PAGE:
I. The modest of cities houses the modest of libraries where I roam as if a ghostly figure, merely haunting the stacks, whose books are filled with ghosts of their own, yearning to be set free.
A gentle rain patters the windows, while the sky turns from deep blue to inky black— the library itself almost breaths, as if a sleeping cat, curled upon the foot of a bed.
II. I move up and down the stairs, while a fellow patron stares at me as I pass, and I imagine him silently judging me, probably thinking “I bet he doesn’t even live in this city.”
All I can do is meet his stare with my own. My gaze an almost listless expression, the kind found on someone caught between boredom and a vague interest in what one is doing— merely worn as a show, as to not look too clinically depressed.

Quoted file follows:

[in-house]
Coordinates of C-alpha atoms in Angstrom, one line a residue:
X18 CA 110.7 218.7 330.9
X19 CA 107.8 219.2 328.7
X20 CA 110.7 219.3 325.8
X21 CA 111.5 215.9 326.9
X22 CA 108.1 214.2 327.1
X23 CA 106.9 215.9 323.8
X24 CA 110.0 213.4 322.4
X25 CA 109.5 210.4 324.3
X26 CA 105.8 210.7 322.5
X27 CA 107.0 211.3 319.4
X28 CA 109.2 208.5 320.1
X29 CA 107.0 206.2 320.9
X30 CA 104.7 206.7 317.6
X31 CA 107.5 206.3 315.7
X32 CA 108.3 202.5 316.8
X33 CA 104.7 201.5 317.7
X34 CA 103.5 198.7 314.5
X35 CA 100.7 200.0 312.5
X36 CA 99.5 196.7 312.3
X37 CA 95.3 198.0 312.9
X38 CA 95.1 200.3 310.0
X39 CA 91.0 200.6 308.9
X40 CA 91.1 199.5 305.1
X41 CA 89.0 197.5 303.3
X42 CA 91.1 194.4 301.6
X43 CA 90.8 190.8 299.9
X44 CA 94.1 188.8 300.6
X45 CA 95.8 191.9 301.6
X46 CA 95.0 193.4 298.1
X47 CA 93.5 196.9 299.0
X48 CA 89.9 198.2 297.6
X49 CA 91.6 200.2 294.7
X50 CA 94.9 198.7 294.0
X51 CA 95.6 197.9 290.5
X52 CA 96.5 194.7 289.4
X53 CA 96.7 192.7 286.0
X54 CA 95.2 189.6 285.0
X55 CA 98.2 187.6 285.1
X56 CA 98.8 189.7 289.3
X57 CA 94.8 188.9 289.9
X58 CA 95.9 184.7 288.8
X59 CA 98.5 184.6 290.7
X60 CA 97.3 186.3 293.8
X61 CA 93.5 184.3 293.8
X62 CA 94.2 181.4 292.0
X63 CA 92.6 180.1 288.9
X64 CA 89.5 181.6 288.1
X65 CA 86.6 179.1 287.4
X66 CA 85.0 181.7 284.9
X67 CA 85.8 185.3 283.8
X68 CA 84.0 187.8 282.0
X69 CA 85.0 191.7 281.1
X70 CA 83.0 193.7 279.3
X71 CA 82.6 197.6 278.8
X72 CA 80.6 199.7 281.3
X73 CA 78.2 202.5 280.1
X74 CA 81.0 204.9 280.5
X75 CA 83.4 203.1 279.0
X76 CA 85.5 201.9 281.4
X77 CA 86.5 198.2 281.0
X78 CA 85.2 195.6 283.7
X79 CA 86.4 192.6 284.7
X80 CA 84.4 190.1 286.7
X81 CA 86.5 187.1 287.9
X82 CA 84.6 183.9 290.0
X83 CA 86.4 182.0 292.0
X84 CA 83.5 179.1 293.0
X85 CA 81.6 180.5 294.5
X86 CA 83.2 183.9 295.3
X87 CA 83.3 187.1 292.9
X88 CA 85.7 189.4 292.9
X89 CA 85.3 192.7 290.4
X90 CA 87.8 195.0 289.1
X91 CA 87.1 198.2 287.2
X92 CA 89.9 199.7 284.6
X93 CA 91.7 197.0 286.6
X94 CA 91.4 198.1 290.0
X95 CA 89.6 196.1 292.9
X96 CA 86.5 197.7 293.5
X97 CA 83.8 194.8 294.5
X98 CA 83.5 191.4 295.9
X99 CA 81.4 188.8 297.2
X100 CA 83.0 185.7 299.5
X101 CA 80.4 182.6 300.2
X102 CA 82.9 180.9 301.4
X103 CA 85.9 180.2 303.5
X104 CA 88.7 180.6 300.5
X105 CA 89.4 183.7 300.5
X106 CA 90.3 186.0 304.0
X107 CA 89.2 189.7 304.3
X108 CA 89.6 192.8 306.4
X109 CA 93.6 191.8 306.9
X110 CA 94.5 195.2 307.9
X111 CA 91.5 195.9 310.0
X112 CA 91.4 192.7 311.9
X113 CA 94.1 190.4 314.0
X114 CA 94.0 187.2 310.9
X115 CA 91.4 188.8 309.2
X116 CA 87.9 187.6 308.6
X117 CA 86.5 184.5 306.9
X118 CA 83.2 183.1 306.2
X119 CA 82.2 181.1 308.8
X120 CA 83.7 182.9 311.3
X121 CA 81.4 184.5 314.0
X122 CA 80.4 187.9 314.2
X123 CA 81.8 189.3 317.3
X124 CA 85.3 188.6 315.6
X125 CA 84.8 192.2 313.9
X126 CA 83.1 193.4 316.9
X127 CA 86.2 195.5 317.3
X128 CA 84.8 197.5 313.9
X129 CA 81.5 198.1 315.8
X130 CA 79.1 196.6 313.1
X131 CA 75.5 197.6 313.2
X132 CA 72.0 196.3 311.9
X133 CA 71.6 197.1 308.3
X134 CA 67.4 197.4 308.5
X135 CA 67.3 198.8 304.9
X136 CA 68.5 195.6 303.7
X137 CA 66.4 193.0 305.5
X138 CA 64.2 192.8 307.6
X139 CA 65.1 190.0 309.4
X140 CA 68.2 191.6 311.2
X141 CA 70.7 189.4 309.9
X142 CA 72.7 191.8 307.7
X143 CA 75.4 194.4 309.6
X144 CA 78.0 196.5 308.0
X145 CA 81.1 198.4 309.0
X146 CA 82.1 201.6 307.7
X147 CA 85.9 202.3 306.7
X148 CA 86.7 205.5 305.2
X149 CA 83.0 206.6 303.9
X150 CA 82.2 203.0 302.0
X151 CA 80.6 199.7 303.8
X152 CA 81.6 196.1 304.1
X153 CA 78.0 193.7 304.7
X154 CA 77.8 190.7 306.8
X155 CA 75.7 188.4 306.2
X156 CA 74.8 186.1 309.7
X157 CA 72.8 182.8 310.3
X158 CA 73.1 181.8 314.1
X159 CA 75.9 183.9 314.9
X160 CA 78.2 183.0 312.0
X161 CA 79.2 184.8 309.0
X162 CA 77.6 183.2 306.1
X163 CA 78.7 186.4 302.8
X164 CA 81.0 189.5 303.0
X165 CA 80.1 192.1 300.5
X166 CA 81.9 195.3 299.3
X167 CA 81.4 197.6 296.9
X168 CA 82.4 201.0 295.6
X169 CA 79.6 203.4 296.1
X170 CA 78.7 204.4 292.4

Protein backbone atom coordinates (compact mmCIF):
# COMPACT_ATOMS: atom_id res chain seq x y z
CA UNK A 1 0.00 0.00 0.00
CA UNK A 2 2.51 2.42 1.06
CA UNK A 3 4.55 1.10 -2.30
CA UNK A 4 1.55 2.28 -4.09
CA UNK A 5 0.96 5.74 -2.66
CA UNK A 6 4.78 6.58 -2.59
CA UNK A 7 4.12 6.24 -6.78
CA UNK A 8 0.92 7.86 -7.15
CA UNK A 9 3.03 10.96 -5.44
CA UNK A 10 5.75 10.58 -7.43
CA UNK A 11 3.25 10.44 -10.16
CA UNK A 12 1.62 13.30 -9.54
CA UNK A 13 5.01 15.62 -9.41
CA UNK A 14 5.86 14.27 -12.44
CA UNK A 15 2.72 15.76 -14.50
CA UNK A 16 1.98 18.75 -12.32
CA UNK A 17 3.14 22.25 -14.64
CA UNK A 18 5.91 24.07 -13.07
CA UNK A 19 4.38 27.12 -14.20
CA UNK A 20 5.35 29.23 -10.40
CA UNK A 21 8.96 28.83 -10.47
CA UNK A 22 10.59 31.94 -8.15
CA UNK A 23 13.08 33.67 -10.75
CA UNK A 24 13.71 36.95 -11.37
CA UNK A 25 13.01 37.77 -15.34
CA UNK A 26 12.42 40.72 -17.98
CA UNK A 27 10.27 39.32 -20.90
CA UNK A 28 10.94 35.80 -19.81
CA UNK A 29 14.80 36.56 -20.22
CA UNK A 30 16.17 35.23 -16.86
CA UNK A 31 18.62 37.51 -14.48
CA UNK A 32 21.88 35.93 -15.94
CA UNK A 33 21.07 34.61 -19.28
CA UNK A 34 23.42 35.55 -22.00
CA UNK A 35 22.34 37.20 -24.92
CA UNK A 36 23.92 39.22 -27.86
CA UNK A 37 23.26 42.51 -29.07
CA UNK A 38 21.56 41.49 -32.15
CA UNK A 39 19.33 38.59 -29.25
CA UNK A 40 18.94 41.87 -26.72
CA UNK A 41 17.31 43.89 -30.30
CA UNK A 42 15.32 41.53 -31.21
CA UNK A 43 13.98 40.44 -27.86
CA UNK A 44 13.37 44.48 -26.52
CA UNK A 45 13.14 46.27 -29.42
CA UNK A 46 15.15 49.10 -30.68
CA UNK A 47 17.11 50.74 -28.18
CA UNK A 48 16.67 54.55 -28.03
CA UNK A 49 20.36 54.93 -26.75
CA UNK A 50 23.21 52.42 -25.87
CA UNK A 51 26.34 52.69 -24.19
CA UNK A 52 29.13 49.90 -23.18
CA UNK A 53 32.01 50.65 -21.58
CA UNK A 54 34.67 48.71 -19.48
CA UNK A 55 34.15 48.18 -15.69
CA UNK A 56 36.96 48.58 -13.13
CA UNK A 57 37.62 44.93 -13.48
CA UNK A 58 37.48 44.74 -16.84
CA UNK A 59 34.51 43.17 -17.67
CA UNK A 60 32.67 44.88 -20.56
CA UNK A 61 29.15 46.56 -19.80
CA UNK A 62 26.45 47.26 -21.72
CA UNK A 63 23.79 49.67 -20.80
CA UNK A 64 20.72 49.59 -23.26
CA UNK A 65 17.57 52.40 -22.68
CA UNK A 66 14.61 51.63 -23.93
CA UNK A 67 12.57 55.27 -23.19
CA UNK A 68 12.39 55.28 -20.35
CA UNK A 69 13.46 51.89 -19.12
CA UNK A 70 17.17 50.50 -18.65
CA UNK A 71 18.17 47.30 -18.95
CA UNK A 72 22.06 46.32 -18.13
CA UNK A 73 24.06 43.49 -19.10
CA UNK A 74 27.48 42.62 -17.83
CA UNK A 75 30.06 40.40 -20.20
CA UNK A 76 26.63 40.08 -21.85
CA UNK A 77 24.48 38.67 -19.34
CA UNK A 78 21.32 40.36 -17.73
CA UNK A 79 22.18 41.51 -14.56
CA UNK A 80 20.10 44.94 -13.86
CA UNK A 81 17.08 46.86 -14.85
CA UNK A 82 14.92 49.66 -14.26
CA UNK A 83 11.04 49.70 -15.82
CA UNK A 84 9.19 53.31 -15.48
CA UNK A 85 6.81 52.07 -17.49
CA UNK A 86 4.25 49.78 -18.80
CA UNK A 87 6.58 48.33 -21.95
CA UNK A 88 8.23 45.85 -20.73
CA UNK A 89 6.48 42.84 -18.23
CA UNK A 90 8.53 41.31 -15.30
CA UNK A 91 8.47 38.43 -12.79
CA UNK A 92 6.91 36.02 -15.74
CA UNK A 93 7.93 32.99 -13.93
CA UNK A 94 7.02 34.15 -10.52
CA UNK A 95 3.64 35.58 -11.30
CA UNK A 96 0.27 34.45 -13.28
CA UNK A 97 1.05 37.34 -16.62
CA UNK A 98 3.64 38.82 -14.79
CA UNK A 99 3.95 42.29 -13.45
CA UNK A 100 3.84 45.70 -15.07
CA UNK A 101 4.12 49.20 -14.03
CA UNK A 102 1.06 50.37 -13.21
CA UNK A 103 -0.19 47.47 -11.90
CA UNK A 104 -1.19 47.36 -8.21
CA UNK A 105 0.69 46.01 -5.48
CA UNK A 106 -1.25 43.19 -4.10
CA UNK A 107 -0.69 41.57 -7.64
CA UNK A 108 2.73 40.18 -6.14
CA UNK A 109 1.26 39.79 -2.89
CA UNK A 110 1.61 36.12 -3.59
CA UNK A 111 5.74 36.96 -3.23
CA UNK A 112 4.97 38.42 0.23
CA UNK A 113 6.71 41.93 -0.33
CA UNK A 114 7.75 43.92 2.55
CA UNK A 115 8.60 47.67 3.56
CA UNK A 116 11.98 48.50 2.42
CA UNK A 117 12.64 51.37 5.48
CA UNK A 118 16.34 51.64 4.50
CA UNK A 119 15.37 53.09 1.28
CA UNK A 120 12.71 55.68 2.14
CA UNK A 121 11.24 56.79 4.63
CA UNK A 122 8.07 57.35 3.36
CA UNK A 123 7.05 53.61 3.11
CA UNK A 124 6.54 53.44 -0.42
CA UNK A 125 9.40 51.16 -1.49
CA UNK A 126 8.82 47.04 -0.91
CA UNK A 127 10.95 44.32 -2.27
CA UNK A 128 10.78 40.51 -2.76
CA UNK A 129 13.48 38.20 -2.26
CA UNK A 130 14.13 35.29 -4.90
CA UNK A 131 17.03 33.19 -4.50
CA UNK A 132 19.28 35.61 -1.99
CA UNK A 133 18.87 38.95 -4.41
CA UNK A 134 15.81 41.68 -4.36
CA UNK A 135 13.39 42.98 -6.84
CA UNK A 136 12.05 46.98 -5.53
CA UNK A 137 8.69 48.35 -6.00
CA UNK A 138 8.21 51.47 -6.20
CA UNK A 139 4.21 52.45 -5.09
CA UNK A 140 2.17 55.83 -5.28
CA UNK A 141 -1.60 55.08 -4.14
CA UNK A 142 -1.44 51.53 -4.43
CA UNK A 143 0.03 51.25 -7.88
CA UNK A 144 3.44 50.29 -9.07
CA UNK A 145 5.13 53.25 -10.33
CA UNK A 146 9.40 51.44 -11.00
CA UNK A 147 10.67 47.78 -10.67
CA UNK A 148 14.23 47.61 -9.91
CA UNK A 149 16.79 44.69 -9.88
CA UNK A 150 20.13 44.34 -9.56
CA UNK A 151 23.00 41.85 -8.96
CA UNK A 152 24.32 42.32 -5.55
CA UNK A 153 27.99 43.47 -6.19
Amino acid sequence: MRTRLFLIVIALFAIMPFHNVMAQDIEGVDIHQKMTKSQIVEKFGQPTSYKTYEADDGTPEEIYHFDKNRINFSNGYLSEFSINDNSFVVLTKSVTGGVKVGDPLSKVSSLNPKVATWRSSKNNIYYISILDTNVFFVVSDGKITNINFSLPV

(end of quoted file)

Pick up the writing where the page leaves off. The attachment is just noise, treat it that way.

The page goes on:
III. I make my way through the fiction— past Faulkner and Fitzgerald, past Joyce and Kerouac— I find myself in the back, among the poetry, and sit down with a pile of Ginsberg.
I wade through his verses, and the words— the words seem to almost shout and barge into each other, like drunks looking for a fight.